The Rev. Al Sharpton said in a statement Saturday that some of the families have received "almost around the clock calls of threats and harassment," and called on Gov. Kathleen Blanco to intervene.
A Blanco spokeswoman said the governor had asked law enforcement -- primarily state police -- to investigate.
There was still no sign of a 28-year-old University Village woman, missing since Tuesday, after police found her abandoned car in Indiana, police said Saturday.
The woman's car -- a 2005 Chevy Impala -- was found Friday night, outside an abandoned building in Hammond, Chicago Police said. Inside the company car assigned to Nailah Franklin, police found some of her "personal effects,'' spokeswoman Monique Bond said.
Franklin's last contact with friends and family was through text messages allegedly sent Tuesday.
A Hammond man who regularly walks past the place where the car was found said he first noticed the car Tuesday night. But it wasn't until Friday, while watching an evening newscast, that Jim Neveau began to suspect the vehicle was Franklin's.
"I memorized the plate numbers and walked back to the car to check it out, and they were the same," Neveau said Saturday. He said he had a friend call the news station, which then contacted police.
Police towed the car to Chicago to process it for "forensics and evidence processing," Bond said.
Police divers spent several hours Saturday morning searching a retention pond at the Cook County Forest Preserve River Oaks golf course near 159th Street in Calumet City, which abuts Hammond.
Police would not say what if any specific piece of evidence led them there, but authorities stopped searching the pond by late morning.
What happened to Franklin, an Eli Lilly & Co. pharmaceutical representative, remains a mystery. Her boyfriend, Andre Wright, said she visited him in Milwaukee last weekend, returning home Sunday.
"She was fine," Wright said.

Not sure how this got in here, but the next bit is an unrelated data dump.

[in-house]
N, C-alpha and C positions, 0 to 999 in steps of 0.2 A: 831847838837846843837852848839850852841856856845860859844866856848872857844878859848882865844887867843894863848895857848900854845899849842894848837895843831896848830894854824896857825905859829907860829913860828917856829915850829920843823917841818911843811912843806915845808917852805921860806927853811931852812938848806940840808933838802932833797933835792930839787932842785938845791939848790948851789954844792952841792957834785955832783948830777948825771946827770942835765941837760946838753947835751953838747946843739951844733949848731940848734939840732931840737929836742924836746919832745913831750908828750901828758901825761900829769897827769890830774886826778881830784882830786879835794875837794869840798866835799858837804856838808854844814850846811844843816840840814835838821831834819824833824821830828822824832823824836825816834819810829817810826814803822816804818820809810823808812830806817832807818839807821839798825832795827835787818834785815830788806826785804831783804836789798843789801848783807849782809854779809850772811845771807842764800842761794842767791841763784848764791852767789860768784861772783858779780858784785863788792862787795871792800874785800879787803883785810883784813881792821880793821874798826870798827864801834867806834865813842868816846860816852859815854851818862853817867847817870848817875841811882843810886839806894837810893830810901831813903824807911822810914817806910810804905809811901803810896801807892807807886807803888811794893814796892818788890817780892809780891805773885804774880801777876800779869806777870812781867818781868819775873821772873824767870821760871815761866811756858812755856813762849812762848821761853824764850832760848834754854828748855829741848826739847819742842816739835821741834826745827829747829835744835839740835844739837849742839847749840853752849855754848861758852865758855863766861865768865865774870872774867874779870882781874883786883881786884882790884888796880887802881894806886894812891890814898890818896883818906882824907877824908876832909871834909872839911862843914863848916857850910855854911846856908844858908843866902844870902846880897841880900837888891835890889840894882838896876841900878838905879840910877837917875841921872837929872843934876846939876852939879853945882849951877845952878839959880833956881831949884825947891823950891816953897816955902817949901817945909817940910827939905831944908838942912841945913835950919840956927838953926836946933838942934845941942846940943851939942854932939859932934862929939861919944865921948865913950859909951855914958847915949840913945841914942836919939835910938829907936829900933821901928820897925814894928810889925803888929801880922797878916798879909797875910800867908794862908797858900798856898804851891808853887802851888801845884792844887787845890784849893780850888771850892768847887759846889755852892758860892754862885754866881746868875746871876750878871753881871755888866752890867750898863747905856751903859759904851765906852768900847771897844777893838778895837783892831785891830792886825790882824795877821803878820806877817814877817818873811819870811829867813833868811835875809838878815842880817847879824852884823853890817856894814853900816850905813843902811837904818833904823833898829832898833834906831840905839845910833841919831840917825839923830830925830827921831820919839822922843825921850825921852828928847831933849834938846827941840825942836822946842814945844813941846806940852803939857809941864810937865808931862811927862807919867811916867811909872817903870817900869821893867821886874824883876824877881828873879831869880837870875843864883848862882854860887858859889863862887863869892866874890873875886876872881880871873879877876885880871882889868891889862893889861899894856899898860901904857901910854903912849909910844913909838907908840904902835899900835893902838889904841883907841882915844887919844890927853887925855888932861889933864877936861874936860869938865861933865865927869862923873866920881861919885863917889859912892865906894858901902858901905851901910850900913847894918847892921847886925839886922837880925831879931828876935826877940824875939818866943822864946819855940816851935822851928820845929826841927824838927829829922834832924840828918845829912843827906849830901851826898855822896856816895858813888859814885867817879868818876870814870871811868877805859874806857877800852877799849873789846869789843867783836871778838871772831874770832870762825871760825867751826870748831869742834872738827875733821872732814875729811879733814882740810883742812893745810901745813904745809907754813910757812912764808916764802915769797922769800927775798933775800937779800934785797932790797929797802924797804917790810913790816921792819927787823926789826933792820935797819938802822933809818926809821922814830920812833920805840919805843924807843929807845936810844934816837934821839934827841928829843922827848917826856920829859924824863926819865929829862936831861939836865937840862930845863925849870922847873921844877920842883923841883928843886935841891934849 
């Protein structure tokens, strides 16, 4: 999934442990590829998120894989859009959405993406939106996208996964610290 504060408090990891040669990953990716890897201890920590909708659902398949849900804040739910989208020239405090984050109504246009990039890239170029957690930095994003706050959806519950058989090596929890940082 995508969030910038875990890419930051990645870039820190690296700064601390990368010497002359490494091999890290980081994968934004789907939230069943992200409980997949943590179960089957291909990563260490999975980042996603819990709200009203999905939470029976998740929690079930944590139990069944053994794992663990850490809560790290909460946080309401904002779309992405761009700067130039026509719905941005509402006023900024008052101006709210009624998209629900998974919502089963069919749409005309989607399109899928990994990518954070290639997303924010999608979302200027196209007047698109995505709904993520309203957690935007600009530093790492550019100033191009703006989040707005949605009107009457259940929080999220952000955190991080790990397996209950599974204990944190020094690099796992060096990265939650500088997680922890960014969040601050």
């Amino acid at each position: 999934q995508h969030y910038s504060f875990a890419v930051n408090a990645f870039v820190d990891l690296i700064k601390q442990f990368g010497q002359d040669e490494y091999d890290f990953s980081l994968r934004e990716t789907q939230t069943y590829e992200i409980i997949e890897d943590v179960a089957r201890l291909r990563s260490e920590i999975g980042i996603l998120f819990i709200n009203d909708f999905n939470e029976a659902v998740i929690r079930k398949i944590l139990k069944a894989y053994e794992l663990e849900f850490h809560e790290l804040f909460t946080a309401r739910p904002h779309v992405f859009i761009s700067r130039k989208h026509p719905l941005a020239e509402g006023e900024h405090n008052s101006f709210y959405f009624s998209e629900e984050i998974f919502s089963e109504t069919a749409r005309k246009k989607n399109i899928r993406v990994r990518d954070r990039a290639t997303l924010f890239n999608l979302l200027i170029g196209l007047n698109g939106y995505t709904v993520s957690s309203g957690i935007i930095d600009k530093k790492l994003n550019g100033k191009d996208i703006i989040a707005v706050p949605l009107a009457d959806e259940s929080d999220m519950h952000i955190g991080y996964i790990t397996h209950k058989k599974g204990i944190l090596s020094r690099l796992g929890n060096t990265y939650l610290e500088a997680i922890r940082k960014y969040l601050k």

On Tuesday, she allegedly sent text messages to Wright, her boss and one of her sisters, simply saying she was at dinner and would call them later. She never did, and after she missed a business meeting Wednesday, her family got worried.
Adding to their concern was that she had recently told police a man she once dated had left her threatening phone messages. Wright, who was helping to canvass Franklin's neighborhood, said she had told him the man "was a dangerous guy."
Police would not say whether they'd interviewed the man.
Asked if he had been questioned by police in connection with her disappearance, Wright said, "I've been cooperating with authorities."
Saturday, September 22, 2007
One major disadvantage is the lack of film schools; unlike Los Angeles and New York, which have UCLA, USC, Columbia University, New York University, American Film Institute, not to mention the numerous other film programs and workshops, Chicago has only one major film school, Columbia College.Then there's also the fact that some Chicago filmmakers may leave Chicago for either Hollywood or New York. That's where most of the business and competition are. Then some make the mistake of hiring friends or associates who don't have any experience in the process of making a film.